Common sense dictates that it's probably not a super idea to criticize your boss on social media, but is it protected by the First Amendment if you don't actually say anything? That's the issue at the center of a case going to U.S. Court of Appeals for the 4th Circuit. According to the Washington Post, Daniel Ray Carter Jr., a sheriff's deputy in Hampton, VA, was fired after expressing support for a rival candidate for sheriff by clicking "Like" on the candidate's Facebook page. ...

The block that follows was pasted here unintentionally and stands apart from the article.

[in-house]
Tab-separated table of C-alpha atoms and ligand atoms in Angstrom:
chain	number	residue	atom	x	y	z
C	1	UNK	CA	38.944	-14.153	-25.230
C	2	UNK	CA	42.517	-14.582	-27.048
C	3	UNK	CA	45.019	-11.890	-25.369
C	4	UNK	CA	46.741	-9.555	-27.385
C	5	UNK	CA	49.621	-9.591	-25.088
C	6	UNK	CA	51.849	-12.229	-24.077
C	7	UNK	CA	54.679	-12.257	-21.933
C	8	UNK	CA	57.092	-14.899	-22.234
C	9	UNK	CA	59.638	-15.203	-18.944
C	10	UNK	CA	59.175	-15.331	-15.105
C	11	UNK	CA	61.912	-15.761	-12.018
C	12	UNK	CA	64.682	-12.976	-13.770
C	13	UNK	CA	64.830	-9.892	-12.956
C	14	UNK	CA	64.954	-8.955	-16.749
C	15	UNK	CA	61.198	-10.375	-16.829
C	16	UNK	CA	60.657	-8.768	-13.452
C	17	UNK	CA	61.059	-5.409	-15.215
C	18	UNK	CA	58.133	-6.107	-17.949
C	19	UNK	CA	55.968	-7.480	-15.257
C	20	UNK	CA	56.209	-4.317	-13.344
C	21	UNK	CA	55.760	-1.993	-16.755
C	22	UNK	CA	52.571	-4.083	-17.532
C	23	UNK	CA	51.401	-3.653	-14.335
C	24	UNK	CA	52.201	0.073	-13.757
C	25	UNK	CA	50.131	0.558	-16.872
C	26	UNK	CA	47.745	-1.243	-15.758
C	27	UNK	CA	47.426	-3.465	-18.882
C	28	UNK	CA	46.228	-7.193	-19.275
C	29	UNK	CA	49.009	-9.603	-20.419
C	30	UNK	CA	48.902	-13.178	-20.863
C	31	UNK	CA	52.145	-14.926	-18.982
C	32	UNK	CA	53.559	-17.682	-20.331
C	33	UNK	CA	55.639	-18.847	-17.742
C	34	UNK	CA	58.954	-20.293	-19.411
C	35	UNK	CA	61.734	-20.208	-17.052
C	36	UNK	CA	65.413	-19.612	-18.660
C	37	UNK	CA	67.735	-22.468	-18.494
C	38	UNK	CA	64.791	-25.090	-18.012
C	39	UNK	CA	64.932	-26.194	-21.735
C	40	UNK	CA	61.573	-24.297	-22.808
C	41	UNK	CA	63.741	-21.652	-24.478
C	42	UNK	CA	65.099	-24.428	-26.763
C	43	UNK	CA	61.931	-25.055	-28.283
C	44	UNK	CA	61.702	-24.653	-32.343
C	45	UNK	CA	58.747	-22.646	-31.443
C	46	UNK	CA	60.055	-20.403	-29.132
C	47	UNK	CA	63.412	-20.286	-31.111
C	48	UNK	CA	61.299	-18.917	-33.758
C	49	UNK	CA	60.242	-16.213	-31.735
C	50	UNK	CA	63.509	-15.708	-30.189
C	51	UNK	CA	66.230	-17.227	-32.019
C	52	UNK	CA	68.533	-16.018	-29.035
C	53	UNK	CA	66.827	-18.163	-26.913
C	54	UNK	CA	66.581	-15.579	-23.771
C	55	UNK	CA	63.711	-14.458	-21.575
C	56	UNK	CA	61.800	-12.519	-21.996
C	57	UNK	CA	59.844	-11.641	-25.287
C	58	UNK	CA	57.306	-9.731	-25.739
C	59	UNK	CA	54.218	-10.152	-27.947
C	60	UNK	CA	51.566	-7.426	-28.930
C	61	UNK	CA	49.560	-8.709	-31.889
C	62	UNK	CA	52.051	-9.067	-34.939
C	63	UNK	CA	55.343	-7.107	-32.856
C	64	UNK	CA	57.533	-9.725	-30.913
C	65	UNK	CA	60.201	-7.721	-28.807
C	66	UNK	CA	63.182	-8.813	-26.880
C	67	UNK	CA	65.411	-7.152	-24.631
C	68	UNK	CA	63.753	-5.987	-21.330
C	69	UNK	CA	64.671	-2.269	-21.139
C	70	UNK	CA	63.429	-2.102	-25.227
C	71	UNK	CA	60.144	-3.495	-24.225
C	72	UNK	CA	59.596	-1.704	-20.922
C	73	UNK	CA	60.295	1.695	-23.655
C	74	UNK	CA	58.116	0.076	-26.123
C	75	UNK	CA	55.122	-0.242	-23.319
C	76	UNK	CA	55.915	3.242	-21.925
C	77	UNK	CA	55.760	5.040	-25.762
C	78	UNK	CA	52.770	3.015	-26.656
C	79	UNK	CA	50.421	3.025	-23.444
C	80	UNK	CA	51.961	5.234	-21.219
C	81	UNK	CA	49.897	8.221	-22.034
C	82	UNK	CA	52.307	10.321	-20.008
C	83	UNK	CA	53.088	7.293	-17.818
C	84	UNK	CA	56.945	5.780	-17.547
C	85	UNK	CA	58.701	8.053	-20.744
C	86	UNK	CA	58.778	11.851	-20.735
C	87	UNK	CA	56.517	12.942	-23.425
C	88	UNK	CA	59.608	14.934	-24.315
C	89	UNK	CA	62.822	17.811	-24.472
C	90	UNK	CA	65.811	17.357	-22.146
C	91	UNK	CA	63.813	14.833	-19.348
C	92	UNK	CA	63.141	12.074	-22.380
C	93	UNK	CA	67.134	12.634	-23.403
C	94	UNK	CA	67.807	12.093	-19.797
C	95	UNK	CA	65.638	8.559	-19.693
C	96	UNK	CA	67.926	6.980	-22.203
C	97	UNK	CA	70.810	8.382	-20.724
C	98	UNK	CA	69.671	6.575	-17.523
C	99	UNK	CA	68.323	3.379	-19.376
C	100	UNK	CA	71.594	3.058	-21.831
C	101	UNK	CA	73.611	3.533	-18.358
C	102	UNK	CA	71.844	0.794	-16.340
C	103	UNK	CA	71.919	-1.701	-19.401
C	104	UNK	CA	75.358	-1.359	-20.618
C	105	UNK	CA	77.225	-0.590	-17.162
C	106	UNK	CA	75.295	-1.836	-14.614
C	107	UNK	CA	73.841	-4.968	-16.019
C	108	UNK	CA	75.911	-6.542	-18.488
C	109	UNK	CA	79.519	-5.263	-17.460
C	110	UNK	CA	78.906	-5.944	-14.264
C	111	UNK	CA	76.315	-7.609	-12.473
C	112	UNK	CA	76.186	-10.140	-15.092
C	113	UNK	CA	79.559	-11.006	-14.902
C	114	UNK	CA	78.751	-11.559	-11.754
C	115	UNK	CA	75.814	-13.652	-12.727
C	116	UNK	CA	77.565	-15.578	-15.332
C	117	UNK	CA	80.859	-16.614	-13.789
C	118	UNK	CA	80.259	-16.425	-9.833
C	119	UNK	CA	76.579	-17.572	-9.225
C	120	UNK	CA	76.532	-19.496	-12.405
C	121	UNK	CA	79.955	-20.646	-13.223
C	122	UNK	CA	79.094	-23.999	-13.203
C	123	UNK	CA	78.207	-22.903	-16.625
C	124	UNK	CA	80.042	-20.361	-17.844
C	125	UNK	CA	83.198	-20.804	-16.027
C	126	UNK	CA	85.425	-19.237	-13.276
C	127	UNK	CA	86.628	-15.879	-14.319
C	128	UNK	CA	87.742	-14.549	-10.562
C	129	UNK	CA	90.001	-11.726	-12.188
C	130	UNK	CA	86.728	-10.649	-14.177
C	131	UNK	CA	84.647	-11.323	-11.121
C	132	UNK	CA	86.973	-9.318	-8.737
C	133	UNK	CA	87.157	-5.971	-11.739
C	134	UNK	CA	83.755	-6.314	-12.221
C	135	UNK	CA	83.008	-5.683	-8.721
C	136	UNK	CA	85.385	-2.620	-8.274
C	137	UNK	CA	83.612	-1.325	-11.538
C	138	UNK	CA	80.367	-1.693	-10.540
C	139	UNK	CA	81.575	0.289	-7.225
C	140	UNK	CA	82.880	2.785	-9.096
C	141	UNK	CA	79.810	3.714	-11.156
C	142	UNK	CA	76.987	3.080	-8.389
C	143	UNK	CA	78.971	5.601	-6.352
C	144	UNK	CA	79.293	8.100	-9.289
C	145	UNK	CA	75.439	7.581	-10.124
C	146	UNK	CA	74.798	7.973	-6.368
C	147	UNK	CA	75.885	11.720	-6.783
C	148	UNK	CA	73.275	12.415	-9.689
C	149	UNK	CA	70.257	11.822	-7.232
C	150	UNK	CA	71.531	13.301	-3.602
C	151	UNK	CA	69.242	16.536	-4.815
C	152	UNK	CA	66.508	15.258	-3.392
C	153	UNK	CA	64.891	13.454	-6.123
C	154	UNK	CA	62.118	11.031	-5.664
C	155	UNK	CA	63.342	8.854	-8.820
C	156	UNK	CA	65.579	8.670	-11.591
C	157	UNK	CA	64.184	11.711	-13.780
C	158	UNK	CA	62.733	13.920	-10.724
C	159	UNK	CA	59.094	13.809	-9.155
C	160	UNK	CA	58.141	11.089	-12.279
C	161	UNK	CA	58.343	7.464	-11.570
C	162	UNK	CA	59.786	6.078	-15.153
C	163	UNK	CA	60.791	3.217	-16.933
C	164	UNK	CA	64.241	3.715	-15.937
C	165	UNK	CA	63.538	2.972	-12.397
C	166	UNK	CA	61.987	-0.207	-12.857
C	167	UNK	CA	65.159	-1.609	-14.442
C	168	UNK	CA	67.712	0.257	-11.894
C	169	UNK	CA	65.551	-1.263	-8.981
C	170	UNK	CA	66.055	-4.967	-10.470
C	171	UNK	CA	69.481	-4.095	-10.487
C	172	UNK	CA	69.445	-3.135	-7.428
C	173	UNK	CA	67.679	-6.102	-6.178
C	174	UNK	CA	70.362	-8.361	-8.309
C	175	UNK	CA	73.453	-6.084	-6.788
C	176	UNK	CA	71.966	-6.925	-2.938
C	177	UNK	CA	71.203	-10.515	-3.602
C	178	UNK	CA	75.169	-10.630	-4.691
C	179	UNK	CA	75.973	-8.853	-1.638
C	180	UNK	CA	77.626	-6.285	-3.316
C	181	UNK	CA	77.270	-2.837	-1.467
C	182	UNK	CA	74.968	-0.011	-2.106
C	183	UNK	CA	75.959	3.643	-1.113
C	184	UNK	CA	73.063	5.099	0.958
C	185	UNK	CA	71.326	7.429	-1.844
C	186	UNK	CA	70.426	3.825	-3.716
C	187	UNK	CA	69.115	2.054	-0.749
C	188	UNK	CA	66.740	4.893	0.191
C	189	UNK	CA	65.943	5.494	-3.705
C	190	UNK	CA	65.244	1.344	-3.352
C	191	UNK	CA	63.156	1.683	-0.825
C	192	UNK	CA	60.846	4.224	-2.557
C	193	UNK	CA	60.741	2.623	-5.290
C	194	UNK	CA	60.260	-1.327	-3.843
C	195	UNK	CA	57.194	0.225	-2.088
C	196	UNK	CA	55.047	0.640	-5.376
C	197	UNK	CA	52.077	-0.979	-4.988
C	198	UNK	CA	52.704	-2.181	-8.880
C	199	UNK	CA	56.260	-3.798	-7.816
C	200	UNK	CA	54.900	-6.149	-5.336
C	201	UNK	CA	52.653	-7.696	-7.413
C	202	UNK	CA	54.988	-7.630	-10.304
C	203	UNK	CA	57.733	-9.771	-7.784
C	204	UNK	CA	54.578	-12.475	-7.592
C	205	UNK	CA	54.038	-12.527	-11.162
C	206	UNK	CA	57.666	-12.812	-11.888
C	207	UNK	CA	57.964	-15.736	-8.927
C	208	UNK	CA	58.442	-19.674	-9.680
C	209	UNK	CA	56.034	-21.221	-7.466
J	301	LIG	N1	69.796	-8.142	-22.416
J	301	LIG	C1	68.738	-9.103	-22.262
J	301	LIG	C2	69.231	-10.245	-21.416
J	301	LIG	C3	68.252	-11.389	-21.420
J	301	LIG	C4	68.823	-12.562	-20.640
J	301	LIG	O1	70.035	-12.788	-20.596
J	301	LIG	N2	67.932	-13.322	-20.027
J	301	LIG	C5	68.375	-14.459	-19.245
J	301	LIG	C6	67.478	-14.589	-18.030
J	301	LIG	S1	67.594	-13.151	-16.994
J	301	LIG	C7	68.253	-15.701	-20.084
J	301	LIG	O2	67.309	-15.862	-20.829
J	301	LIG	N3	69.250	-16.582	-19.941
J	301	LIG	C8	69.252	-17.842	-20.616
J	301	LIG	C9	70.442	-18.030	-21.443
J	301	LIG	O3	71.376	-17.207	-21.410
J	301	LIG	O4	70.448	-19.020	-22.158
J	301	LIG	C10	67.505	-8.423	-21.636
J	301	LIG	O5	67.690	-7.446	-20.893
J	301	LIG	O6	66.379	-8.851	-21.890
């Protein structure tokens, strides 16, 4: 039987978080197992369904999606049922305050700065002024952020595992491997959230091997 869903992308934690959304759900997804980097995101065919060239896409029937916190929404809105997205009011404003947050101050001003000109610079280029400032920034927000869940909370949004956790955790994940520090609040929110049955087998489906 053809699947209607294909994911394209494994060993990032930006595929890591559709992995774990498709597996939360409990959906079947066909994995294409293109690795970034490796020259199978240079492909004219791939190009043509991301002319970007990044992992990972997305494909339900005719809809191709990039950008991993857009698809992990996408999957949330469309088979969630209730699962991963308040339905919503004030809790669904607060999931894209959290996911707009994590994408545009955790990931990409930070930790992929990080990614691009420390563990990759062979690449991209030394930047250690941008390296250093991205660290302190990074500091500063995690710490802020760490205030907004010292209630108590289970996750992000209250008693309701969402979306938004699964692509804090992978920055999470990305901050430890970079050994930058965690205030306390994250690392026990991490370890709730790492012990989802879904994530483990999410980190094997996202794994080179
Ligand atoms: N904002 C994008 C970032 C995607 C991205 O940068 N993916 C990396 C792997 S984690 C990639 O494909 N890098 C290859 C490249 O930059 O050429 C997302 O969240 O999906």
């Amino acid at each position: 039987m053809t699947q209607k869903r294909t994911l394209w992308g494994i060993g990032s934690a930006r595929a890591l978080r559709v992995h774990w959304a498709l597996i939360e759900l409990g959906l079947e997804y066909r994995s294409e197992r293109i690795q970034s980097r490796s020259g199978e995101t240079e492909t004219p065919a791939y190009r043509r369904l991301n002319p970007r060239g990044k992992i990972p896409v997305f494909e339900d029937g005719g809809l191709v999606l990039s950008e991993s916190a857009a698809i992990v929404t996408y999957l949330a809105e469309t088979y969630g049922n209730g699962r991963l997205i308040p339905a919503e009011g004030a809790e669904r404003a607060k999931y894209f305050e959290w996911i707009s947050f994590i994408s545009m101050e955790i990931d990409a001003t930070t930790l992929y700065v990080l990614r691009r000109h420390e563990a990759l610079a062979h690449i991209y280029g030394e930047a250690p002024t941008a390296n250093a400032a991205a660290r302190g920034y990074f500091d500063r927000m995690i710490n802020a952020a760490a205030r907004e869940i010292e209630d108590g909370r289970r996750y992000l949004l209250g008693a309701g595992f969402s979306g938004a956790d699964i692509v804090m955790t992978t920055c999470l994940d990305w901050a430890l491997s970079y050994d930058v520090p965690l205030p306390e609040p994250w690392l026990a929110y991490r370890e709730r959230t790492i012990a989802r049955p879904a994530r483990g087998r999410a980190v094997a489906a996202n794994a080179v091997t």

The app -- which also enables users to save and share the art via Facebook, Pinterest and Twitter -- is designed to give moms ... Read the whole story
At the end of last week, we found out that the Olympic social media "debacle" may not have been a debacle at all. It ... Read the whole story
Facebook, once the industry darling, is now receiving close scrutiny and somewhat negative sentiment. Starting in the weeks leading up to the IPO, continuing ... Read the whole story
According to a new study conducted by The Incyte Group, consumers want deeper connections with brands - but open social networks are not where ... Read the whole story